Mountain Lion Photographed Around Bayside Cutoff
A large mountain lion was captured on camera prowling near a residence in the area of the Bayside Cutoff a little over a week ago. “[A]ll summer we’ve been watching what looked like a “scent mound” on our driveway,” said resident Lisa LaBolle. Finally, to see what was up, her daughter, Ramona LaBolle, set up a wildlife camera that captured this image (and several others) at 1:30 a.m. on August 28.
The family didn’t check the images until this morning when they discovered the large cat had strolled by their garage.
Southwest Wildlife’s Educational Director, Kevin Hansen urges people who live in Mountain Lion country to take the following precautions:
Make lots of noise if you come and go during the times mountain lions are most active—dusk to dawn.
• Closely supervise children whenever they play outdoors. Make sure children are inside before dusk and not outside before dawn. Talk with children about lions and teach them what to do if they meet one.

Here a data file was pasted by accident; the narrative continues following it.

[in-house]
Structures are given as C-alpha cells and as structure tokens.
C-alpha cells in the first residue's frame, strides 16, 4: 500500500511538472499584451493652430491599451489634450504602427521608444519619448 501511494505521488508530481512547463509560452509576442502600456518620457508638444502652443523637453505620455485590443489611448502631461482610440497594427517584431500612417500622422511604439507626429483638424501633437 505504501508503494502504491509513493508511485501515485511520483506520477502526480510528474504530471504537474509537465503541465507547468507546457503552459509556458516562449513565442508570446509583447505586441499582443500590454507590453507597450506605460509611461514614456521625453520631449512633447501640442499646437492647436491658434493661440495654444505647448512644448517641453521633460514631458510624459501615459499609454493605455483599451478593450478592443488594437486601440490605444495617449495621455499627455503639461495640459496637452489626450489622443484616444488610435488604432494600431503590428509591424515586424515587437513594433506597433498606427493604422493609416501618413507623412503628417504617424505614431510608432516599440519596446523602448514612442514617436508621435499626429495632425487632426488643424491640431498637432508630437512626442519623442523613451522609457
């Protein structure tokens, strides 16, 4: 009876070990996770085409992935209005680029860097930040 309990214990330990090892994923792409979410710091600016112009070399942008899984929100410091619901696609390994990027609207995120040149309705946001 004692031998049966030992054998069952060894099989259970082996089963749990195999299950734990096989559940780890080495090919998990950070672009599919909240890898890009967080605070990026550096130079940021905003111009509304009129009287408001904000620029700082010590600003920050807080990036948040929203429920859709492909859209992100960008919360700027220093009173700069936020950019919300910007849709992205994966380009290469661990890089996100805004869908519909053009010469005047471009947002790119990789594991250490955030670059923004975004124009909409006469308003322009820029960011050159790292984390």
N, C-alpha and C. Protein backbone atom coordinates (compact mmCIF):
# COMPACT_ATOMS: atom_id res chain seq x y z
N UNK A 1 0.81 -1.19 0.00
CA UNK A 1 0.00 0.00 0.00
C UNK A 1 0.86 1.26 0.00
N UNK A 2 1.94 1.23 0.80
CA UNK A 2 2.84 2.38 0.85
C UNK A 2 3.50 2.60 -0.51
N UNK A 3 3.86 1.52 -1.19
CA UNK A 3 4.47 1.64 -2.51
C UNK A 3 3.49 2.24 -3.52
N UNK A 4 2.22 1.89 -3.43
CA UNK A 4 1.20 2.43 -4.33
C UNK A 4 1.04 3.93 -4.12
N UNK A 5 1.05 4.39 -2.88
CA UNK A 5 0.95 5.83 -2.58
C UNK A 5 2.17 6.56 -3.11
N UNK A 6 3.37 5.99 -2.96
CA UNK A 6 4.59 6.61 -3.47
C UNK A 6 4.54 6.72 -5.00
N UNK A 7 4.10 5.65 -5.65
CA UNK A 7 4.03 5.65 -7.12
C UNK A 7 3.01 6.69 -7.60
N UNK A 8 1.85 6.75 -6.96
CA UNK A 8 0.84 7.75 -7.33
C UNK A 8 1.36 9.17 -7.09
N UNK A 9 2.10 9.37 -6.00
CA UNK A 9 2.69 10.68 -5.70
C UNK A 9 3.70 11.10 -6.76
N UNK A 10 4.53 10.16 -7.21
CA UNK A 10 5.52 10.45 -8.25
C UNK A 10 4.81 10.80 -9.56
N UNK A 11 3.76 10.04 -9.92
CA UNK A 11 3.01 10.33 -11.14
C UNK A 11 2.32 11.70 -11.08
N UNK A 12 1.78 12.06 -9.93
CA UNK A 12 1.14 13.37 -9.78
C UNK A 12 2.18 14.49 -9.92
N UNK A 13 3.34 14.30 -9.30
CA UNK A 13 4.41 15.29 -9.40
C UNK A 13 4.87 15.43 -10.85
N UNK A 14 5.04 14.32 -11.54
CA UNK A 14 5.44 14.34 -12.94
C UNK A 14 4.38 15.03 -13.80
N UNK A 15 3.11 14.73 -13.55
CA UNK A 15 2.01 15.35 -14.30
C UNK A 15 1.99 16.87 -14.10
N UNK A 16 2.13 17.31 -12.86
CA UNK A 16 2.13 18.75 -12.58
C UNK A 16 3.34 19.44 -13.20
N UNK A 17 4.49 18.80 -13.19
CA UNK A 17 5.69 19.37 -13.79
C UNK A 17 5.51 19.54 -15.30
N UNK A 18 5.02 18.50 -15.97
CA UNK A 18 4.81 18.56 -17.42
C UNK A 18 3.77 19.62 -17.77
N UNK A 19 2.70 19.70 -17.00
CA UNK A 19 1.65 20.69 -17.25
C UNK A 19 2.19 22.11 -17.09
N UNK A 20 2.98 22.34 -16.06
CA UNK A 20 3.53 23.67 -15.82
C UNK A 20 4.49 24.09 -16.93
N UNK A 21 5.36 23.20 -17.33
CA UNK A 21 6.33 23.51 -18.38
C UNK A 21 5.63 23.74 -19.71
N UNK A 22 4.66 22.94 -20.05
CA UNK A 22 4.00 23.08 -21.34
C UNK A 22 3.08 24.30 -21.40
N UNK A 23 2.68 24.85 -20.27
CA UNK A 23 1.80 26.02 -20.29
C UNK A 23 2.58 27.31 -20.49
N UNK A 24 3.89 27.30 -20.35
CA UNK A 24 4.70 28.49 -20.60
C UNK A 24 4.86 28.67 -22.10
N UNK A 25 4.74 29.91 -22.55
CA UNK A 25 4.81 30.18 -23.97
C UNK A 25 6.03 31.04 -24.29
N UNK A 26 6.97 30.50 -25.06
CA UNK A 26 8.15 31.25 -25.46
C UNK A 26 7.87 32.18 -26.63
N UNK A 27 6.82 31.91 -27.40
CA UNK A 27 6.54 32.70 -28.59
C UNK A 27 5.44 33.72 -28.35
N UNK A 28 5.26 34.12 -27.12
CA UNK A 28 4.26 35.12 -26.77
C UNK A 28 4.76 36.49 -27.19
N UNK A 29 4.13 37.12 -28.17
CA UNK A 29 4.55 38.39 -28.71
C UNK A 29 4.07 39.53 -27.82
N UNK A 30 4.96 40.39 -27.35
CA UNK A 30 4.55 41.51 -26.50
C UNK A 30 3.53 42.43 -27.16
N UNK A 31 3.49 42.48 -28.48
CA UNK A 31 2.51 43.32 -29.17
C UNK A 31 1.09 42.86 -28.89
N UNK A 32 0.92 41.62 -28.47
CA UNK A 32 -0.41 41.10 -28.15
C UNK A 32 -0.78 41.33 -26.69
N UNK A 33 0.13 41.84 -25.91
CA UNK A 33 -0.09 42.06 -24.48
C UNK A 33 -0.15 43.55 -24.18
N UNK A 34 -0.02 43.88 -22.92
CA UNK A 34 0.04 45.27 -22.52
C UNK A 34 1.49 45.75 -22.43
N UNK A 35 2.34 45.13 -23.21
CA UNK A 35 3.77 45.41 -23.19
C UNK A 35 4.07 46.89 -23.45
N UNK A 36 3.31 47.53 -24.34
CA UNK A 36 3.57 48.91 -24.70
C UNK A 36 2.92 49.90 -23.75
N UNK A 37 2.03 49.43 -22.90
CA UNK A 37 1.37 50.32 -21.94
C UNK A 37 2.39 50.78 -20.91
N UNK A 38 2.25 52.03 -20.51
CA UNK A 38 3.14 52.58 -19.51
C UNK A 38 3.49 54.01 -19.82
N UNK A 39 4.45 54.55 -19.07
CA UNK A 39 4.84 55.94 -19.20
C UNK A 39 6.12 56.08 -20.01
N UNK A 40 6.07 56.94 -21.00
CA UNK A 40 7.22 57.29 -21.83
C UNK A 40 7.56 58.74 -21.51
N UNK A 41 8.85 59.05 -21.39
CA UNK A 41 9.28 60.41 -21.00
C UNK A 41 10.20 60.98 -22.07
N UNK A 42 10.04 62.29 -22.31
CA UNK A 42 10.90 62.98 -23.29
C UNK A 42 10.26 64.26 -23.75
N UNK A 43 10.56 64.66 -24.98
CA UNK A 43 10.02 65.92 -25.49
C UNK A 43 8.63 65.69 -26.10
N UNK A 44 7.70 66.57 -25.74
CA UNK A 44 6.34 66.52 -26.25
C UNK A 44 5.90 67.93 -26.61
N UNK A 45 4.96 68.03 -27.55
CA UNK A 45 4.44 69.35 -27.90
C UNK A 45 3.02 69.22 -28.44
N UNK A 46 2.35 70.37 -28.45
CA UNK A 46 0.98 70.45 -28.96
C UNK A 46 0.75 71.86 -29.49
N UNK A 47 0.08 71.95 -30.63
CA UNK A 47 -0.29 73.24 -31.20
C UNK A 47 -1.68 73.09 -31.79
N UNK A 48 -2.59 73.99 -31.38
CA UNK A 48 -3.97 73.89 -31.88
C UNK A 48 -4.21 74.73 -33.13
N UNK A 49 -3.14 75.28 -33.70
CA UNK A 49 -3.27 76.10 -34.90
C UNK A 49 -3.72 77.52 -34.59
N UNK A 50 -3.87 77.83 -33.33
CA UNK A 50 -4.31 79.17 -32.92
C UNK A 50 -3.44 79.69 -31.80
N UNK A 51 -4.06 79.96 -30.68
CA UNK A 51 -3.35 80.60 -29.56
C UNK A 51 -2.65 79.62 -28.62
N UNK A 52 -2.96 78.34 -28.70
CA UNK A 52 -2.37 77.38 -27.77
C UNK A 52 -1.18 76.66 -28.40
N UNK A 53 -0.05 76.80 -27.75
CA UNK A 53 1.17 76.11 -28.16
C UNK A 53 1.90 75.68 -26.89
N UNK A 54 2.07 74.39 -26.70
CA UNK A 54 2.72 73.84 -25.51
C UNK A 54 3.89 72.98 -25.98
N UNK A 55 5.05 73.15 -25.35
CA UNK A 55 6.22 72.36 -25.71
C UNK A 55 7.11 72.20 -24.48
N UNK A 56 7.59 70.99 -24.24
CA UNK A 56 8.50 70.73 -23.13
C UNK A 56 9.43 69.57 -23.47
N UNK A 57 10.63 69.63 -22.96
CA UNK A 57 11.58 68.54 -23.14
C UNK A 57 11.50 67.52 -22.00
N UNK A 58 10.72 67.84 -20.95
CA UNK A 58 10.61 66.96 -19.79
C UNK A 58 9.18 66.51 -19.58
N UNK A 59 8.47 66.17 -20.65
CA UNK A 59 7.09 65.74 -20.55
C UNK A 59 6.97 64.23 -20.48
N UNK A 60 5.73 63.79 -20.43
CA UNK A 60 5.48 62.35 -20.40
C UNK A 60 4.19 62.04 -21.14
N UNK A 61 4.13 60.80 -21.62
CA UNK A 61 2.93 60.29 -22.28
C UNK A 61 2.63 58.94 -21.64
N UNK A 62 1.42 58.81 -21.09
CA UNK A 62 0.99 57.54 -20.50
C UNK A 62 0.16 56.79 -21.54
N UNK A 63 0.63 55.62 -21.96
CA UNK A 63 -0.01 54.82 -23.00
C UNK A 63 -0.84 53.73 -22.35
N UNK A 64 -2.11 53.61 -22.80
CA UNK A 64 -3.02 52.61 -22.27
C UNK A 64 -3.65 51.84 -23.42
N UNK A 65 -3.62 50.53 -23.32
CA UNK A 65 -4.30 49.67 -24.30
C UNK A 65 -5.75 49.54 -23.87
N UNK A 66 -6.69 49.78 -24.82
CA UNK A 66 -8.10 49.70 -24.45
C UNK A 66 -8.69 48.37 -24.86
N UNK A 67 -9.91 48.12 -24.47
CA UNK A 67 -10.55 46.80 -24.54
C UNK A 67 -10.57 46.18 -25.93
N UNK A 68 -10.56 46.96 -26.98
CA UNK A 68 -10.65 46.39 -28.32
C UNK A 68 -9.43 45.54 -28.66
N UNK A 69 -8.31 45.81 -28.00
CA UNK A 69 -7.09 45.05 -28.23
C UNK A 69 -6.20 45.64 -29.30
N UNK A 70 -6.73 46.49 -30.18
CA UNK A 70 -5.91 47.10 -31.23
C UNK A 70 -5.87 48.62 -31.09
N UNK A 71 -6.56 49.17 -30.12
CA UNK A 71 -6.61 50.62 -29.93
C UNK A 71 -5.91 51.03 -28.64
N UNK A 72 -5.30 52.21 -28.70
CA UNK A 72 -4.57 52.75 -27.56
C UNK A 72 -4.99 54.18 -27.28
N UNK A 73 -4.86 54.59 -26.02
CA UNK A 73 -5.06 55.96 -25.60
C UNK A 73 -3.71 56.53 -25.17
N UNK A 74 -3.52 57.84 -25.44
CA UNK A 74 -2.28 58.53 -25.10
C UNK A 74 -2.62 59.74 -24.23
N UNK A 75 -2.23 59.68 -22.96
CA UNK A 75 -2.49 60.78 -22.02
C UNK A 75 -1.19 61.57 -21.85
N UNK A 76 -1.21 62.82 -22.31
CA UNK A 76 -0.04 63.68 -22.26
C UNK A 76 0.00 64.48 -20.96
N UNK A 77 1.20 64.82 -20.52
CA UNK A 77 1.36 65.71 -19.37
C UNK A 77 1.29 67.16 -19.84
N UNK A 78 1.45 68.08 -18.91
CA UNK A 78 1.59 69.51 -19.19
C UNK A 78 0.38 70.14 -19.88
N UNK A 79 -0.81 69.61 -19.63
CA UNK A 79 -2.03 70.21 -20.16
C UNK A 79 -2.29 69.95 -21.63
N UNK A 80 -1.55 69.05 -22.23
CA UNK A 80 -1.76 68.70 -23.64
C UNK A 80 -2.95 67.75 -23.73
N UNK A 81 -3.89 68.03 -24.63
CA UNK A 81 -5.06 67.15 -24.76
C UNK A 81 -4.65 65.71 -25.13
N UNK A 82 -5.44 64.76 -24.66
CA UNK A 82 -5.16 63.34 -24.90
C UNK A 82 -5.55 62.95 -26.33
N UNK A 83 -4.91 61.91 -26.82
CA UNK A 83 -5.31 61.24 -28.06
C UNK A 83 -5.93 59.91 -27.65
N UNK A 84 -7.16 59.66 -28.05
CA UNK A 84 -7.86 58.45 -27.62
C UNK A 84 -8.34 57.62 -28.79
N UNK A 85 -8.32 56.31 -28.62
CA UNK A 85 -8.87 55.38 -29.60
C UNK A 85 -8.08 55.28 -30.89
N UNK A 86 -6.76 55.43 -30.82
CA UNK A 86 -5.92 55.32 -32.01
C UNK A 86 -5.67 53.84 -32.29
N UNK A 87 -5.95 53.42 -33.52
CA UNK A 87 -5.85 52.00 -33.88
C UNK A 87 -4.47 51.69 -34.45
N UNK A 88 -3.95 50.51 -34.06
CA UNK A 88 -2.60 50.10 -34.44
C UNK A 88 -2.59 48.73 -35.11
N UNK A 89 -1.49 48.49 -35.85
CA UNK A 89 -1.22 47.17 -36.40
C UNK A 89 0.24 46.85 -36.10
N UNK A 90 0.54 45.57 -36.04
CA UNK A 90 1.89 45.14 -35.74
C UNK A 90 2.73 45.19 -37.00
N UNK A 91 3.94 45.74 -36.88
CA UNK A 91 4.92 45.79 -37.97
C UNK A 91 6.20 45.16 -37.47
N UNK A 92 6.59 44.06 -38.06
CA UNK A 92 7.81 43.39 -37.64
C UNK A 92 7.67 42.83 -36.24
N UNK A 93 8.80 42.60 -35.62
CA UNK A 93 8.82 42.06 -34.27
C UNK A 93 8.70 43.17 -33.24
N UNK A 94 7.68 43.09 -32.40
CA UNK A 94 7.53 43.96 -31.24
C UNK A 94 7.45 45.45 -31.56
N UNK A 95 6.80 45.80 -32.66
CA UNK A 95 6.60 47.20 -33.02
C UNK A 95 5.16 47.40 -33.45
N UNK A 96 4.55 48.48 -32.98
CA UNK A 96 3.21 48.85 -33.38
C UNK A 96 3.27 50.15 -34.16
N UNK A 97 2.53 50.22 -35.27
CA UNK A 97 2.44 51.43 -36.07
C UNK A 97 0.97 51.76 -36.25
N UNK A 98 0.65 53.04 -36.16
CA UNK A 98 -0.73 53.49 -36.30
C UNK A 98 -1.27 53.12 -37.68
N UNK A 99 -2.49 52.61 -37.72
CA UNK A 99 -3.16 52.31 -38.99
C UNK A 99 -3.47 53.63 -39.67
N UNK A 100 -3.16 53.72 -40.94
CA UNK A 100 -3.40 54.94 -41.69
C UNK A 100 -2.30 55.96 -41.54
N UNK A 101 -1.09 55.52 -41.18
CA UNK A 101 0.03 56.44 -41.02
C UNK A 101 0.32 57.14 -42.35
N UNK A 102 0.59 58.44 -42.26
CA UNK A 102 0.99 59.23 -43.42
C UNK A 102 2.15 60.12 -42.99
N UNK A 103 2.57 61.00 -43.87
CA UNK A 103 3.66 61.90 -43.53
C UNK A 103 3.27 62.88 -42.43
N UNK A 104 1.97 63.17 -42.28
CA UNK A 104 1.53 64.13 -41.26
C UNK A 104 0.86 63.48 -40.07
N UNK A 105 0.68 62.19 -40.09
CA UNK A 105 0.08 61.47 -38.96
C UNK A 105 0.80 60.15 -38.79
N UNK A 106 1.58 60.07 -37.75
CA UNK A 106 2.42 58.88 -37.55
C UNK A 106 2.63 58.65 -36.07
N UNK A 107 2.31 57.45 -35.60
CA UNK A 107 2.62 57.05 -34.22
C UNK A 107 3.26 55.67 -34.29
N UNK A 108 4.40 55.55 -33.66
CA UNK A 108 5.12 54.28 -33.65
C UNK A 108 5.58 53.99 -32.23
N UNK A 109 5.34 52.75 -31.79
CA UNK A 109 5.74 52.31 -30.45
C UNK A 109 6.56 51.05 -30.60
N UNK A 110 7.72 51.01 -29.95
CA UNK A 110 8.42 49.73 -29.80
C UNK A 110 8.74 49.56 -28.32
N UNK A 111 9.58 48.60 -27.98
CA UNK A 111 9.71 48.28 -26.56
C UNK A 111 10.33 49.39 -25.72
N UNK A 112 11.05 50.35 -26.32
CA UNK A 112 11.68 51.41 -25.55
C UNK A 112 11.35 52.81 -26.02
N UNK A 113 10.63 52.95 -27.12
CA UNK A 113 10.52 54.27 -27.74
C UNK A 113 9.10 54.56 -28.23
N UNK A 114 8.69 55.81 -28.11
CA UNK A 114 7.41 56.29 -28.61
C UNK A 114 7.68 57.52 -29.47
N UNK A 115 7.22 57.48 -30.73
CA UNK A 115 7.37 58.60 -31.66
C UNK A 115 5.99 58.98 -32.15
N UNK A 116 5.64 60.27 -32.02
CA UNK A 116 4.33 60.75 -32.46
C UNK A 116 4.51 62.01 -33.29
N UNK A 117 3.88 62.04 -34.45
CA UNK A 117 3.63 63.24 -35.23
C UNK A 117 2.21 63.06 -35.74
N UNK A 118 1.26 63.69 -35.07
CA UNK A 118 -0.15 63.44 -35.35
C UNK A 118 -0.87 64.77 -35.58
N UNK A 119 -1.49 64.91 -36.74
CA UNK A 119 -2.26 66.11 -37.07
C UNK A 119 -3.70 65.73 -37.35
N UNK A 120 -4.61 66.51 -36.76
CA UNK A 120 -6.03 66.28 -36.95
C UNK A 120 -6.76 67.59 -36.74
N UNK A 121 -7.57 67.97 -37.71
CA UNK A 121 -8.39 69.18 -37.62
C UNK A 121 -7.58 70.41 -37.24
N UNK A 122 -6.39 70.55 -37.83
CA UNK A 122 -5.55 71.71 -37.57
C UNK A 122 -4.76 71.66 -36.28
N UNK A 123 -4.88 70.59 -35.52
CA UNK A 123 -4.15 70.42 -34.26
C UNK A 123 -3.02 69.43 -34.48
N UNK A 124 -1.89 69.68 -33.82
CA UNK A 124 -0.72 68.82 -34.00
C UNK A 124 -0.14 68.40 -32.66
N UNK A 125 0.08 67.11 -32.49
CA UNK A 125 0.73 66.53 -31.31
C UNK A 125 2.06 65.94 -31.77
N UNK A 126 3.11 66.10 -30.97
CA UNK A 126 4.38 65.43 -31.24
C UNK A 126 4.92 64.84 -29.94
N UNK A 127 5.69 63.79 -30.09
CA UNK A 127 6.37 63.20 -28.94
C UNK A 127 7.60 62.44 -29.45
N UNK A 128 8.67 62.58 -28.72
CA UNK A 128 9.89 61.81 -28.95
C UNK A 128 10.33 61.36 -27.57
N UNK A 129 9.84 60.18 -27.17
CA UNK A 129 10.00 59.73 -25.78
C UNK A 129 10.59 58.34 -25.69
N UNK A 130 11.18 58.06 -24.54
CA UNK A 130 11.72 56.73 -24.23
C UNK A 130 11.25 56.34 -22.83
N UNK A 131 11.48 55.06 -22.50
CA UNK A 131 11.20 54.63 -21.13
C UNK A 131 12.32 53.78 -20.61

• Don’t feed wildlife! Feeding deer, javelina or other wildlife in your yard may attract mountain lions, which prey on these animals. Avoid landscaping with plants that attract deer and rabbits, especially non-native shrubs and plants.
• Landscape for safety. Remove dense and/or low-lying vegetation that provides hiding places for mountain lions, bobcats, and coyotes—especially around children’s play areas. Make it difficult for wild predators to move about or approach your yard unseen.
• Install outdoor lighting. Light areas where you walk so you could see a lion if one were present.
• Keep your pet under control. Roaming pets are easy prey and can attract lions. Bring pets in at night. If you leave your pet outside, keep it in a kennel with a secure top. Don’t feed pets outside; this can attract raccoons and other animals that are eaten by lions. Securely store all garbage.
• Place livestock in enclosed sheds or barns at night. Close doors to outbuildings to prevent inquisitive lions from entering.
• Encourage your neighbors to follow these simple precautions. Prevention is far better than a possible lion encounter.